Brent Staples, who wrote a wonderful piece in the New York Times in 2007 titled “Jack Kirby, Comic Book Genius, Is Finally Remembered,” has written “Marvel Superheroes and the Fathers of Invention.”
I posted to the Museum’s Discussion group on June 8th:
Obviously, I am not a lawyer or a copyright expert, but it seems that the case hinges on the legal state of what appeared on the page via a pencil in Kirby’s hand during those years.
It looks to me like the Marvel/Disney argument is a work-for-hire argument – that the rights to whatever Kirby put on paper were owned, at the moment he created it, by Martin Goodman who transferred to Perfect Film, which renamed to Cadence Industries, then… bla bla bla Disney.
And that the Kirby argument is that the rights to whatever Jack Kirby put to paper were owned, at the moment he created it, by Kirby, who then assigned his rights to Goodman… Disney.
This is, as I understand it, the scope of the laws that have been put in place by our US legislators, which allows creators, or their estates, to terminate the assignment of those rights a determined number of years after the works’ creation.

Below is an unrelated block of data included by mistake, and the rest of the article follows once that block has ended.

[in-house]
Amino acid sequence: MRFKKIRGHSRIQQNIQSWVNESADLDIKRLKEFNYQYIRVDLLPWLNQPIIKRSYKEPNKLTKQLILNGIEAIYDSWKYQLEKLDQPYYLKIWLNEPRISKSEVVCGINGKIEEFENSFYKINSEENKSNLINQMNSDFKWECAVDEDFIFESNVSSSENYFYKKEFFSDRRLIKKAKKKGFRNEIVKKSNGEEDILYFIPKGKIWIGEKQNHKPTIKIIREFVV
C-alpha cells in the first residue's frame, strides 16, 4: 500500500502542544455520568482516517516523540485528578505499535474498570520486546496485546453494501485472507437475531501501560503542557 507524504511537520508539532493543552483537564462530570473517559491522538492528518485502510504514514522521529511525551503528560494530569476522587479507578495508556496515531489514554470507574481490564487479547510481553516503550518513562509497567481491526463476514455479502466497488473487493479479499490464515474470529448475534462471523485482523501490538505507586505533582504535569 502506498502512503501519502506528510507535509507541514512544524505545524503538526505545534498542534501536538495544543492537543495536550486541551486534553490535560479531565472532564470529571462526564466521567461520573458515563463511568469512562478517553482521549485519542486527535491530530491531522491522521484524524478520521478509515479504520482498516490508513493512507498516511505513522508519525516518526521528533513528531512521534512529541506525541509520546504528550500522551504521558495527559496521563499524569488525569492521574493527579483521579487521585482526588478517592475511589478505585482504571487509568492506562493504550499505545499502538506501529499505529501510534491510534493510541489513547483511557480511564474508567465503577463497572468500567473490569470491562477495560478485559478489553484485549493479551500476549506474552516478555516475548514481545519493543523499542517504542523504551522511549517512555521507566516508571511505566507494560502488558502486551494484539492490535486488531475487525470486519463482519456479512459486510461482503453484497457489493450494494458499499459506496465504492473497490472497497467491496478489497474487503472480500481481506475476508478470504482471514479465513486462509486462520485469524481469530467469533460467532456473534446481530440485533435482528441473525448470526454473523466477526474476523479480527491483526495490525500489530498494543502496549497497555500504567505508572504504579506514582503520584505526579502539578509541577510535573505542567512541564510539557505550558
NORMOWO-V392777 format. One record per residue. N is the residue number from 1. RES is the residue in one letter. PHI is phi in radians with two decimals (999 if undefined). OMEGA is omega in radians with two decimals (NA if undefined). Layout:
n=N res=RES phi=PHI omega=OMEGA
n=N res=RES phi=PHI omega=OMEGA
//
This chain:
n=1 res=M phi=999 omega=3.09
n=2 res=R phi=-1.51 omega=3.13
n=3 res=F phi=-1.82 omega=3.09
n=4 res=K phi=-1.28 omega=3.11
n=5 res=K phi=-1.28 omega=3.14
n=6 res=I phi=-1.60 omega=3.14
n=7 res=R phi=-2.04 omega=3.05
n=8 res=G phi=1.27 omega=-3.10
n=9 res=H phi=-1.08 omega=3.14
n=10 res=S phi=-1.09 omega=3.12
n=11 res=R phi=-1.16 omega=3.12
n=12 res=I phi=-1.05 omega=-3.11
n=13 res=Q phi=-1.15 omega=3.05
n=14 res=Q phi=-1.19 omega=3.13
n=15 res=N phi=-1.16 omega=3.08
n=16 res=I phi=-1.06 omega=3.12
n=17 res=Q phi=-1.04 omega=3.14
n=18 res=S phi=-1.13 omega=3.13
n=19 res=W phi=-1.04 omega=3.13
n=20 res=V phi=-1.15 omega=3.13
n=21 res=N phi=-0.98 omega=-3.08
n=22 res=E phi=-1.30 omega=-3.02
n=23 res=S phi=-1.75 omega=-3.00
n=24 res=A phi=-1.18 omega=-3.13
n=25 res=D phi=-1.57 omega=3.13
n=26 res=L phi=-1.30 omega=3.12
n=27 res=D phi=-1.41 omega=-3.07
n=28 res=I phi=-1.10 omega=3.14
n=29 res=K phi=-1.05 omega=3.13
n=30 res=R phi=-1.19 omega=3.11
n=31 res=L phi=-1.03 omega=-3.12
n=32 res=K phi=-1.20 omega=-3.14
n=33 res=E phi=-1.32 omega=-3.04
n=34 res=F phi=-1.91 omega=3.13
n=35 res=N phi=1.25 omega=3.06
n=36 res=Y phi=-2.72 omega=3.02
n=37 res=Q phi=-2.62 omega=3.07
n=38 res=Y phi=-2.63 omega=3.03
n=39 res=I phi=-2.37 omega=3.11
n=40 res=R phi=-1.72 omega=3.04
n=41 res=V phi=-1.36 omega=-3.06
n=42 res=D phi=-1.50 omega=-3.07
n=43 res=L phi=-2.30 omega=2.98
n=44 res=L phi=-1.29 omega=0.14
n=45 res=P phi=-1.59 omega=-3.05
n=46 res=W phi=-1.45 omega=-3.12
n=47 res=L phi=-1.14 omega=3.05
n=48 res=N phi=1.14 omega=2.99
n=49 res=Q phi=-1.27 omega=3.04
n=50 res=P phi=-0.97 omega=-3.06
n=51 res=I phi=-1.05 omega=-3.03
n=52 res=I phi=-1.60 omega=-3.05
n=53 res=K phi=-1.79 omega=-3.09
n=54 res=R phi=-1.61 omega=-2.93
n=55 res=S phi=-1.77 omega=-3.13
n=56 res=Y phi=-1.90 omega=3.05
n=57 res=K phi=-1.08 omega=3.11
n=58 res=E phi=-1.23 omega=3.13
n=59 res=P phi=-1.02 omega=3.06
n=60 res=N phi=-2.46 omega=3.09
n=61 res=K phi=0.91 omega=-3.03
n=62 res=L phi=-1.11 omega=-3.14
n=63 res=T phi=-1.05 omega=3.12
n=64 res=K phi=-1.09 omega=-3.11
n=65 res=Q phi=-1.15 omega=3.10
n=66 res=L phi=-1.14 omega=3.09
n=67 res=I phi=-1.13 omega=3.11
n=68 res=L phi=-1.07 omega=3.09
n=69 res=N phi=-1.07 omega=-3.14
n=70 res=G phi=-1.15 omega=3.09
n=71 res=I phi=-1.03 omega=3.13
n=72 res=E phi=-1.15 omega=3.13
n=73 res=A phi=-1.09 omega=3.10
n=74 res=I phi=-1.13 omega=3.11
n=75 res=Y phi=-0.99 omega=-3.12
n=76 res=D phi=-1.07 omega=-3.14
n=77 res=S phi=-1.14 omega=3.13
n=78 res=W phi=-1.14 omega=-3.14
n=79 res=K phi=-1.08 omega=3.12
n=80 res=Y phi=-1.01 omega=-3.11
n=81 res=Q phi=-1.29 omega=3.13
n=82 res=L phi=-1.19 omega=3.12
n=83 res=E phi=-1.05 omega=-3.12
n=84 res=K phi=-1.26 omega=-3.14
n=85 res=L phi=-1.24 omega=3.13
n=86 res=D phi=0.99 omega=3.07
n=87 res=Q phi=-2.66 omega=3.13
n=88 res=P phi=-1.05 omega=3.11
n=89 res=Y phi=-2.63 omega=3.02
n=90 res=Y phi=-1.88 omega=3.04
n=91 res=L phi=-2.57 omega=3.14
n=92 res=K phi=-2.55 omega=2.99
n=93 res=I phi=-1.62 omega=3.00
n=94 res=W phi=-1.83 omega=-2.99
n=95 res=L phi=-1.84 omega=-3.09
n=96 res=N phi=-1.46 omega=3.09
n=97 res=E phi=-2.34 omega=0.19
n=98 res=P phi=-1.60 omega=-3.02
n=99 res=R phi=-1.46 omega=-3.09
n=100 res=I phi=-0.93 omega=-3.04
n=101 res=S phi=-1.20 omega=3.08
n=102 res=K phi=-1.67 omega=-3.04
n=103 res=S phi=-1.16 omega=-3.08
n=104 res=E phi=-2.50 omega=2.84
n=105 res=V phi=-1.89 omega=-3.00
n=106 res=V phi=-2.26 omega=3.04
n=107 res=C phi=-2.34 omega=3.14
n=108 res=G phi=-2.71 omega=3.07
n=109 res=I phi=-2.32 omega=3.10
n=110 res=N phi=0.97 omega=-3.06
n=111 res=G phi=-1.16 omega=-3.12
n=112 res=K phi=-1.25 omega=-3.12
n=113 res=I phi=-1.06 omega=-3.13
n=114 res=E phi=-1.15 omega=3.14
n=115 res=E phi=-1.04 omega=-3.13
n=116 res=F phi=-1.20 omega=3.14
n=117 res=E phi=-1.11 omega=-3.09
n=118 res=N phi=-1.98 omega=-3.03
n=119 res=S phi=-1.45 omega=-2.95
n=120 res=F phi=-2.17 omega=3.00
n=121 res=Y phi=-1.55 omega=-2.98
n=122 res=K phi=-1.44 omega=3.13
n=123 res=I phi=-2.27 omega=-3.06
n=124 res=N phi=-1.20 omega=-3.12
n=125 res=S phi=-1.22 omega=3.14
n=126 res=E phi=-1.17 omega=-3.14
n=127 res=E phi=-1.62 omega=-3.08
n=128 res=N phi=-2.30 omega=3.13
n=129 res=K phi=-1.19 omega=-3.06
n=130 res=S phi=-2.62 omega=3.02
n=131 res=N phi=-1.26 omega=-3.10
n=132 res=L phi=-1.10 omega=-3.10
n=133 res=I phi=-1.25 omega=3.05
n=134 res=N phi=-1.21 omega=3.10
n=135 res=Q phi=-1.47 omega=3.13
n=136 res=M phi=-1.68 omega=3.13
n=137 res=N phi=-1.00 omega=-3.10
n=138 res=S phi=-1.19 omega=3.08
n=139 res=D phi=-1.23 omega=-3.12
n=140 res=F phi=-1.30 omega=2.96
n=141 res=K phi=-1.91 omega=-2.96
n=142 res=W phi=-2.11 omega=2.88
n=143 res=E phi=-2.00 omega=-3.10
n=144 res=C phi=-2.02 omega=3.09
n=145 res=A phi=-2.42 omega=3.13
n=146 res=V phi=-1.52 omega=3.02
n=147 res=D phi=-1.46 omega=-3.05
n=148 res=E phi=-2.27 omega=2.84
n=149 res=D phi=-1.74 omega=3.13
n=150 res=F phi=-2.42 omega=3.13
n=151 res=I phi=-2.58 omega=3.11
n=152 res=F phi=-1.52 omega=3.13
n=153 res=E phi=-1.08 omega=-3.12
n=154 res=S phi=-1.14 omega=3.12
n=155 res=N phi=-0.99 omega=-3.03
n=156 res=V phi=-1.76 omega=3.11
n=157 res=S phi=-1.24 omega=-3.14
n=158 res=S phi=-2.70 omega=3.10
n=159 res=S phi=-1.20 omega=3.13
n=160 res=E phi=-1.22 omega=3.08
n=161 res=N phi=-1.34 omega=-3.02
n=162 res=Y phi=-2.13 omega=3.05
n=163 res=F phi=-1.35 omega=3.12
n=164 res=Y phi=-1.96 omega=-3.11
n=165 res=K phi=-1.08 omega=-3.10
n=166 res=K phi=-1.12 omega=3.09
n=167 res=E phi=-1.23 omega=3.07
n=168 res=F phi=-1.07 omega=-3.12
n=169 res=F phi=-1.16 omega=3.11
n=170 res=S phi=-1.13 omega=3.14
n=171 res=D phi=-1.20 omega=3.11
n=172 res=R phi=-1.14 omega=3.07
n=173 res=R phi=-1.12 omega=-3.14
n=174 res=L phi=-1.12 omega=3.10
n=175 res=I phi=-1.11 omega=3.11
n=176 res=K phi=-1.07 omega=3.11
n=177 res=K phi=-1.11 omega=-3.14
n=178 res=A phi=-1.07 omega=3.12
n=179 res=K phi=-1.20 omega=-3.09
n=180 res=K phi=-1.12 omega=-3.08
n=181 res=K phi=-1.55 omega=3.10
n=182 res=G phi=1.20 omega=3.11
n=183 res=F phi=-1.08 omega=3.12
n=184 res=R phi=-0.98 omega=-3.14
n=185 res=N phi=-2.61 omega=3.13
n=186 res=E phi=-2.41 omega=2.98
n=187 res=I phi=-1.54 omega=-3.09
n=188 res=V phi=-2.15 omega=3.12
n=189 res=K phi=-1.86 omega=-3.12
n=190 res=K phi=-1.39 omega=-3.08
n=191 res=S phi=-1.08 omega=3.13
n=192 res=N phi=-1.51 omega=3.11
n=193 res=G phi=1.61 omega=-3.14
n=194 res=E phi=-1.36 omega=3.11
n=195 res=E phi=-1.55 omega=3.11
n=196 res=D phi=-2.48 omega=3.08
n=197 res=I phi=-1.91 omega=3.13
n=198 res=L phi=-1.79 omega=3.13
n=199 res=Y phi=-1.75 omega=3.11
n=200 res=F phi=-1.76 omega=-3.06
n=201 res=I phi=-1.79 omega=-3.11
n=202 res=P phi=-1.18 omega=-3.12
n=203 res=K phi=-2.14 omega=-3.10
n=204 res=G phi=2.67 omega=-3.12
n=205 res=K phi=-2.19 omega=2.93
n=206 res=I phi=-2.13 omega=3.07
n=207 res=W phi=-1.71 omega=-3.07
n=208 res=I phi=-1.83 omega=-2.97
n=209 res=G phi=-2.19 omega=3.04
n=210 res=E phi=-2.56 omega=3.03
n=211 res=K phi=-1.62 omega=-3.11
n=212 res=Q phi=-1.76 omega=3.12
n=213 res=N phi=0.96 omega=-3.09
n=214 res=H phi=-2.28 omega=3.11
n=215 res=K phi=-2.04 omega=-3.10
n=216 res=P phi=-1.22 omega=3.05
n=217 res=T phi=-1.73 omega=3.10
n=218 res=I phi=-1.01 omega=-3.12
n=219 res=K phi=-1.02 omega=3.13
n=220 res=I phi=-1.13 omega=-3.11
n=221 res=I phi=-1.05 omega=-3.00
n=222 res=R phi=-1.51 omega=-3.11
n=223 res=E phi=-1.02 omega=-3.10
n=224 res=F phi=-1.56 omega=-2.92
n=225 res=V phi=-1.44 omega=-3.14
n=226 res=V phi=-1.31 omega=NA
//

Look again at the back of Dick Ayers’ check from 1974. A scan is attached, hope you can see it. The text that the company stamped on the back is about the signer assigning rights to the work to Magazine Management. That means the creator/signer had rights to the work when they created it. This is important!!!!
Work-for-hire means the creator/signer is an employee who has no rights to the work when they created it. Marvel’s text on the back of the checks after 1976 (Ayers’ 1986 is also attached) does not mention any assignment of rights.
Was Jack was an employee of Goodman’s in the early 1960s? This is why there is all the talk of health insurance, vacation time, supplies, pay for rejected work, in the filings…
I re-recommend “Who owns Light Man?” an informative podcast by real, serious, hardcore US copyright experts/lawyers: http://goo.gl/k11LA